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A jolt of energy — in the form of microwaves — can cause an electron to rise to a higher orbit around the nucleus. The electron must receive exactly the right amount of energy — meaning the microwaves must have a very specific frequency — in order to make this jump.
The energy required to make electrons change orbits is unique in each element and consistent throughout the universe for all atoms of a given element. For instance, the frequency necessary to make electrons in a carbon atom change energy levels is the same for every carbon atom in the universe. The Deep Space Atomic Clock uses mercury atoms; a different frequency is necessary to make those electrons change levels, and that frequency will be consistent for all mercury atoms.
"The fact that the energy difference between these orbits is such a precise and stable value is really the key ingredient for atomic clocks," said Eric Burt, an atomic clock physicist at JPL. "It's the reason atomic clocks can reach a performance level beyond mechanical clocks."
Being able to measure this unchangeable frequency in a particular atom offers science a universal, standardized measurement of time. ("Frequency" refers to the number of waves that pass a particular point in space in a given unit of time. So, by counting waves, it's possible to measure time.) In fact, the official measurement of the length of a second is determined by the frequency needed to make electrons jump between two specific energy levels in a cesium atom.
In an atomic clock, the frequency of the quartz oscillator is transformed into a frequency that is applied to a collection of atoms. If the derived frequency is correct, it will cause many electrons in the atoms to change energy levels. If the frequency is incorrect, far fewer electrons will jump. This will determine if the quartz oscillator is off-frequency and by how much. A "correction" determined by the atoms can then be applied to the quartz oscillator to steer it back to the correct frequency. This type of correction is calculated and applied to the quartz oscillator every few seconds in the Deep Space Atomic Clock.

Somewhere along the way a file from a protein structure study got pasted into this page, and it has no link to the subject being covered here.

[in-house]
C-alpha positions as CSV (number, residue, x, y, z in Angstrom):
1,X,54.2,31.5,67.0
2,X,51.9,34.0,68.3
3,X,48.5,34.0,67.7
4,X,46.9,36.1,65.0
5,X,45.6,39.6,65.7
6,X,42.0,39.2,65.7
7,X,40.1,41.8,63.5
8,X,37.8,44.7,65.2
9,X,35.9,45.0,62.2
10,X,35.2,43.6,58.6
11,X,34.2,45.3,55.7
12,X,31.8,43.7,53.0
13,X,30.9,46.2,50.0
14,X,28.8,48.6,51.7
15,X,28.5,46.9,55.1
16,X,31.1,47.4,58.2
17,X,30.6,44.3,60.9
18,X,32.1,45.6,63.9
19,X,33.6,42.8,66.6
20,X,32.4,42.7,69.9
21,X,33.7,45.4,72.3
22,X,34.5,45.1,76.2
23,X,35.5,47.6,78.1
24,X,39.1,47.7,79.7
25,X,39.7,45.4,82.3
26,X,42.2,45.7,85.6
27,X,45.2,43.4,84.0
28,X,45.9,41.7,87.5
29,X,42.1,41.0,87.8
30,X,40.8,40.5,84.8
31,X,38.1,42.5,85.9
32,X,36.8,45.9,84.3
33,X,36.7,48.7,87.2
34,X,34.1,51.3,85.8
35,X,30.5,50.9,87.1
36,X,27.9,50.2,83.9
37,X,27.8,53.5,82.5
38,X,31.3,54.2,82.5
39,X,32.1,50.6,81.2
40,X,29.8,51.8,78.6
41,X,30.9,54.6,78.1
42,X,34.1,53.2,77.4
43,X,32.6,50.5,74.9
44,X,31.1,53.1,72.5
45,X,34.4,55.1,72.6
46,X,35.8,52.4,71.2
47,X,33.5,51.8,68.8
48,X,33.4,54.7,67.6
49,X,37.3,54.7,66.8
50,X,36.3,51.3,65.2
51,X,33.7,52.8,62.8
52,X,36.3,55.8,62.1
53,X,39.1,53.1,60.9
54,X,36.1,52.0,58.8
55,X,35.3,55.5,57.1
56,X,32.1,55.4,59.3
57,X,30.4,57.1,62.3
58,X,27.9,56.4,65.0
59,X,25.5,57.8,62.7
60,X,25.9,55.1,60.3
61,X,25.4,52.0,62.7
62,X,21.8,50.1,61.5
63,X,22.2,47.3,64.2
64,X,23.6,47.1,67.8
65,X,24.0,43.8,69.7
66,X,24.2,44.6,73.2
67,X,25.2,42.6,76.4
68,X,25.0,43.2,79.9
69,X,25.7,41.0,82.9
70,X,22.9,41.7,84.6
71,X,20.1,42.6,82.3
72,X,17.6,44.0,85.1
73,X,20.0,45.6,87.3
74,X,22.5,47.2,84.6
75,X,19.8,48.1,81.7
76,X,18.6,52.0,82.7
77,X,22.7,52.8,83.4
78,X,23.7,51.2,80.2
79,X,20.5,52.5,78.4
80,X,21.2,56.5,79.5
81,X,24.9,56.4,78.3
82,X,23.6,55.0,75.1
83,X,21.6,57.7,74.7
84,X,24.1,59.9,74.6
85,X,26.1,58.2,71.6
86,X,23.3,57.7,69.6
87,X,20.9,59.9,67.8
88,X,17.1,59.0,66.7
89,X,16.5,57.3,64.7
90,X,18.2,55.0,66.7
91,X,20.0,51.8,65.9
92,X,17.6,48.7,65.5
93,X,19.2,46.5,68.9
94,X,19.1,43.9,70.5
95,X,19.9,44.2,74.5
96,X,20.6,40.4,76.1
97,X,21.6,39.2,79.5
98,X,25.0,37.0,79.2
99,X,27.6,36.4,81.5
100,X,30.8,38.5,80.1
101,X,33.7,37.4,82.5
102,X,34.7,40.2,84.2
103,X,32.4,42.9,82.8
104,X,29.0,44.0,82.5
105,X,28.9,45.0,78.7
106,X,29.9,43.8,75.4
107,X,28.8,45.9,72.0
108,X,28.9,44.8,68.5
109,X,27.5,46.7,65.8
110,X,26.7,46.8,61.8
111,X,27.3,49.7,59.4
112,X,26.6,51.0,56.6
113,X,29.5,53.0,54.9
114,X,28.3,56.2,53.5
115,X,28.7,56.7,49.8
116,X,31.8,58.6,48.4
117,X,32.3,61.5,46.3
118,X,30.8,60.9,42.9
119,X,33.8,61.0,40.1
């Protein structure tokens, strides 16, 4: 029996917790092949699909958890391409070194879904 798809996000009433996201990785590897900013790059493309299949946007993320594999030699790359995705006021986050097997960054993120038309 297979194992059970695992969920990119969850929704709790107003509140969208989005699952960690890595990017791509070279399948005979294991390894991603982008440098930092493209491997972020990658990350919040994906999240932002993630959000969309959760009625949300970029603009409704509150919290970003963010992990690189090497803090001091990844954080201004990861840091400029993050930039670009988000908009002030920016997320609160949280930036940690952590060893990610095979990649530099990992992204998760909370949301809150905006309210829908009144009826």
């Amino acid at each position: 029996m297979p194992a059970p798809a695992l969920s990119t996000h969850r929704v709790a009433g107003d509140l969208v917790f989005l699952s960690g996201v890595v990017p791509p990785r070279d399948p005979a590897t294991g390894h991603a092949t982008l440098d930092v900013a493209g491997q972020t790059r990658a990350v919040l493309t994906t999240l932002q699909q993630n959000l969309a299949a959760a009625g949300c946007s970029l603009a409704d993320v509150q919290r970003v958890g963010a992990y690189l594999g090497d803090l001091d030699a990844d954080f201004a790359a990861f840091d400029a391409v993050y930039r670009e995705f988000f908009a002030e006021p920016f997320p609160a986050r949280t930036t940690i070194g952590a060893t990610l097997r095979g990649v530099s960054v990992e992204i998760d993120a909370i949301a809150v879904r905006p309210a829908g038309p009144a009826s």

What's unique about the Deep Space Atomic Clock?
Atomic clocks are used onboard GPS satellites that orbit the Earth, but even they must be sent updates two times per day to correct the clocks' natural drift. Those updates come from more stable atomic clocks on the ground that are large (often the size of a refrigerator) and not designed to survive the physical demands of going to space.
Up to 50 times more stable than the atomic clocks on GPS satellites, NASA's Deep Space Atomic Clock is intended to be the most stable atomic clock ever flown in space. It achieves this stability by using mercury ions.
Ions are atoms that have a net electric charge, rather than being electrically neutral. In any atomic clock, the atoms are contained in a vacuum chamber, and in some of those clocks, atoms interact with the vacuum chamber walls. Environmental changes such as temperature will then cause similar changes in the atoms and lead to frequency errors. Many atomic clocks use neutral atoms, but because the mercury ions have an electric charge, they can be contained in an electromagnetic "trap" to prevent this interaction from happening, allowing the Deep Space Atomic Clock to achieve a new level of precision.
For missions going to distant destinations like Mars or other planets, such precision makes autonomous navigation possible with minimal communication to and from Earth — a huge improvement in how spacecraft are currently navigated.